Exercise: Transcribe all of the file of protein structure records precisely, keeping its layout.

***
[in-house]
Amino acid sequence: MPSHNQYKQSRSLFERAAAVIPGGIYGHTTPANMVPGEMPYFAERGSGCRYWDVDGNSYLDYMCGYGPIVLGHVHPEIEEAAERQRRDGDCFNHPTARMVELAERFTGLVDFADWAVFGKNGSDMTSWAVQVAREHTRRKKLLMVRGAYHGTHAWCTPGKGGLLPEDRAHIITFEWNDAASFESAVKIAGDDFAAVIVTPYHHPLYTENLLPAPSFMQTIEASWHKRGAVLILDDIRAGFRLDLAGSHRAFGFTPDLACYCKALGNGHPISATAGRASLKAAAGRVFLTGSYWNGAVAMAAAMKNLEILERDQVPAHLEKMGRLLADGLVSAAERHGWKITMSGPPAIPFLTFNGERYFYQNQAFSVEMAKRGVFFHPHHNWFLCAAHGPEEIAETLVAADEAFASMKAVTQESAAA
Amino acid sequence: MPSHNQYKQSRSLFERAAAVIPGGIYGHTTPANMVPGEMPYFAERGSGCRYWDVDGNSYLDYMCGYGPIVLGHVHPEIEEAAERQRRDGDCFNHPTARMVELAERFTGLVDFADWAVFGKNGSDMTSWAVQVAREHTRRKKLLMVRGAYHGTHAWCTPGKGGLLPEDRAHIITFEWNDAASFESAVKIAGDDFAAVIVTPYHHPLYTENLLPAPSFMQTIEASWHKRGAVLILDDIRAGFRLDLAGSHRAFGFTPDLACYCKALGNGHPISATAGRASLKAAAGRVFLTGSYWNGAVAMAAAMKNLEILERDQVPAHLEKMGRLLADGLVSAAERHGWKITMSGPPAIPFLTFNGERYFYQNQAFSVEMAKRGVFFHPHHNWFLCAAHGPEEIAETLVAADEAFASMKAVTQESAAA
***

[in-house]
Amino acid sequence: MPSHNQYKQSRSLFERAAAVIPGGIYGHTTPANMVPGEMPYFAERGSGCRYWDVDGNSYLDYMCGYGPIVLGHVHPEIEEAAERQRRDGDCFNHPTARMVELAERFTGLVDFADWAVFGKNGSDMTSWAVQVAREHTRRKKLLMVRGAYHGTHAWCTPGKGGLLPEDRAHIITFEWNDAASFESAVKIAGDDFAAVIVTPYHHPLYTENLLPAPSFMQTIEASWHKRGAVLILDDIRAGFRLDLAGSHRAFGFTPDLACYCKALGNGHPISATAGRASLKAAAGRVFLTGSYWNGAVAMAAAMKNLEILERDQVPAHLEKMGRLLADGLVSAAERHGWKITMSGPPAIPFLTFNGERYFYQNQAFSVEMAKRGVFFHPHHNWFLCAAHGPEEIAETLVAADEAFASMKAVTQESAAA
Amino acid sequence: MPSHNQYKQSRSLFERAAAVIPGGIYGHTTPANMVPGEMPYFAERGSGCRYWDVDGNSYLDYMCGYGPIVLGHVHPEIEEAAERQRRDGDCFNHPTARMVELAERFTGLVDFADWAVFGKNGSDMTSWAVQVAREHTRRKKLLMVRGAYHGTHAWCTPGKGGLLPEDRAHIITFEWNDAASFESAVKIAGDDFAAVIVTPYHHPLYTENLLPAPSFMQTIEASWHKRGAVLILDDIRAGFRLDLAGSHRAFGFTPDLACYCKALGNGHPISATAGRASLKAAAGRVFLTGSYWNGAVAMAAAMKNLEILERDQVPAHLEKMGRLLADGLVSAAERHGWKITMSGPPAIPFLTFNGERYFYQNQAFSVEMAKRGVFFHPHHNWFLCAAHGPEEIAETLVAADEAFASMKAVTQESAAA